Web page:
This past Sunday our pastor shared a thought that resonated with me. Of course, my educator brain connected it to teaching. He talked about how we wait in life for those moments of inspiration, those mountaintop moments to define us and move us forward. He went on to point out the problem with that. Life is lived mostly in the valleys.
Our teaching lives, our lives in education are much the same. Isn’t the standardized test day nothing but a mountaintop (or mountainous!) day? Where is the recognition of all the days learning took place, all the questions asked, tasks completed, practice problems worked in order to gain the knowledge? And how did we get to this culture that focuses so heavily on that one moment, that one snapshot in time?
In thinking about that question, I came to realize that our society looks at mountaintop moments and memorializes them as what “good teaching” is and should be. Think about the movies about teachers, the books popular in the mainstream about teaching….I’m not going to list them because, well, you know them. But they memorialize teaching as these awe-inspiring moments…these great stories complete with drama and success for all students at the end. Not that these moments don’t deserve to be celebrated and applauded, but there are teachers every day doing good things, no, GREAT things, that will never make it to a movie screen.
We know that the real work goes on in the valleys of the school year. Those days we leave exhausted, wondering how we will get up tomorrow and do it all again. And yet, we do. Those days when we end the day thinking “that was a good day!” without being able to put our finger on exactly what made it a good day. Those days that end and we realize we didn’t have to send anyone to the nurse or write an incident report or a referral. Those days when our students begged us for “Just ten more minutes to read, please?!” Days when everyone had their pens or pencils on the paper and wrote for the whole 15 minutes of quick-write time and even after we told them to finish that final thought. Those days when a student sends us an email or slips us a note to tell us they appreciate us or love us or hope we have a good weekend. When we get a phone call from a student who just couldn’t wait to get to class and share their epiphany moment from that day’s reading. Those days when we look around the room at those young people we are charged with teaching and realize how much they have taught us.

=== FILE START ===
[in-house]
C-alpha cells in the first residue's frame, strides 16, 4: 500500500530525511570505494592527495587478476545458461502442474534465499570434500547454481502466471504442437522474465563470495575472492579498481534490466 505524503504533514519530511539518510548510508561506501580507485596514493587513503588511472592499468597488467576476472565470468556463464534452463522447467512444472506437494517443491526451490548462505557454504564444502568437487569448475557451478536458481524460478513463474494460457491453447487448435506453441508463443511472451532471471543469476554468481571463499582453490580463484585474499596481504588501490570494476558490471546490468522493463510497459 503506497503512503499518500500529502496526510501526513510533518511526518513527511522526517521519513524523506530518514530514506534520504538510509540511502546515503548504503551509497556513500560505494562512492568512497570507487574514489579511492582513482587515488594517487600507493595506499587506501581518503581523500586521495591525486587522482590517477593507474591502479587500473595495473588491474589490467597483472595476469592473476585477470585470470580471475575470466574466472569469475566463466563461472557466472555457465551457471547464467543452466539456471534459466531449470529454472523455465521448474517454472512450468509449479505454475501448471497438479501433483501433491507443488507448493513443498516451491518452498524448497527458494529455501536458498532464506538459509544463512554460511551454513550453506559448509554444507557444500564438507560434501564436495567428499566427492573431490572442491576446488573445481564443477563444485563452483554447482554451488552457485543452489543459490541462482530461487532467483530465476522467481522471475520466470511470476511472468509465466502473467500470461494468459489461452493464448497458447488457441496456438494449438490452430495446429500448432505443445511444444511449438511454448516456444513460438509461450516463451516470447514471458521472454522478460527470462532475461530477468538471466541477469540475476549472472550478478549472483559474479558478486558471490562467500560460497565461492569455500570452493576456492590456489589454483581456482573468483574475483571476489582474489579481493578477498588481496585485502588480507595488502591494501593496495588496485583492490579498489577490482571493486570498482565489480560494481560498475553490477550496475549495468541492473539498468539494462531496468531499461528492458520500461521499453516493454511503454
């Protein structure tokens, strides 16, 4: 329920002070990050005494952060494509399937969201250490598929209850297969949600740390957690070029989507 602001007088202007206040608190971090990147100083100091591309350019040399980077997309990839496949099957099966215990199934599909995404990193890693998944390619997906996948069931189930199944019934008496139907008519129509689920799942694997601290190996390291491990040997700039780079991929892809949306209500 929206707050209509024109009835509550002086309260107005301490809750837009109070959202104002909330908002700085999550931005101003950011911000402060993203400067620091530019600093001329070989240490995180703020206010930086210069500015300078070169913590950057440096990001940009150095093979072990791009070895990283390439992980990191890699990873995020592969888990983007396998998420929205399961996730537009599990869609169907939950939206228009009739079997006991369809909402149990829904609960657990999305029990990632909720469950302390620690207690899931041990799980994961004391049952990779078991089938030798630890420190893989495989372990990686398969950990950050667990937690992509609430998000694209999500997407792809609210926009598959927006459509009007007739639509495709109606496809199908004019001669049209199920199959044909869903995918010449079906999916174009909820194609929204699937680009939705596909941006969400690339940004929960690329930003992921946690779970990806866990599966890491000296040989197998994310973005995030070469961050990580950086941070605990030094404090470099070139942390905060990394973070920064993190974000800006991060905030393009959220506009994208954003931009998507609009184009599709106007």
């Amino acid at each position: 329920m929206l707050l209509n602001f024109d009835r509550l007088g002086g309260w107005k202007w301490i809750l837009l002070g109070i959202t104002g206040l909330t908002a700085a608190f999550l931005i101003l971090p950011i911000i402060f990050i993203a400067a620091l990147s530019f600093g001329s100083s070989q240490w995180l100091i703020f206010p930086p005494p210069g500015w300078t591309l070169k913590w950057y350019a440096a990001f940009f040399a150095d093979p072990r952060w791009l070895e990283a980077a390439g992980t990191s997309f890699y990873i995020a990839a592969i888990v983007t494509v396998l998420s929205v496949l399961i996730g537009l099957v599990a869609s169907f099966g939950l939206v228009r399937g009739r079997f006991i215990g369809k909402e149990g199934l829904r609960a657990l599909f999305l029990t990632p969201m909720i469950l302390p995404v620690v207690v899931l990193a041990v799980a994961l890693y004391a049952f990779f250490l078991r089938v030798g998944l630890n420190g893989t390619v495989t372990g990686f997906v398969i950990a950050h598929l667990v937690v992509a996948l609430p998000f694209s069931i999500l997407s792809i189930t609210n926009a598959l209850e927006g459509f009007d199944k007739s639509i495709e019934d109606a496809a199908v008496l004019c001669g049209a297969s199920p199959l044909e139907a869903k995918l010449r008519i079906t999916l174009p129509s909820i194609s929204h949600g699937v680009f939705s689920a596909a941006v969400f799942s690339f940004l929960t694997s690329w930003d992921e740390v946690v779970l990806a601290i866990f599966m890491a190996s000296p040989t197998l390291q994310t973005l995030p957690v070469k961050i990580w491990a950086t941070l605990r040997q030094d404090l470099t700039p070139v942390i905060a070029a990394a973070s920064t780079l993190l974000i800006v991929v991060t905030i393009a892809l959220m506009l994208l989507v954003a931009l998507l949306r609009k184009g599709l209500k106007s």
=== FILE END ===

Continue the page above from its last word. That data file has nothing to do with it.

Those days may never make it to the big screen or be the backbone of a best-selling autobiography. But they still deserve to be celebrated. So, I invite you to share your days in the valley. Come back here as often as you like. Share with us. We’re waiting to listen. We get it. A day with no broken pencils? Cause for celebration. A day in the spring semester when your entire senior class brings their homework completed? A reason to dance. A week with productive, thoughtful, meaningful meetings? Break out the bubbly! Drove to work without spilling coffee(or the breakfast you ate in the car) on yourself? We salute you! Live in the valley, my friends. And let’s celebrate.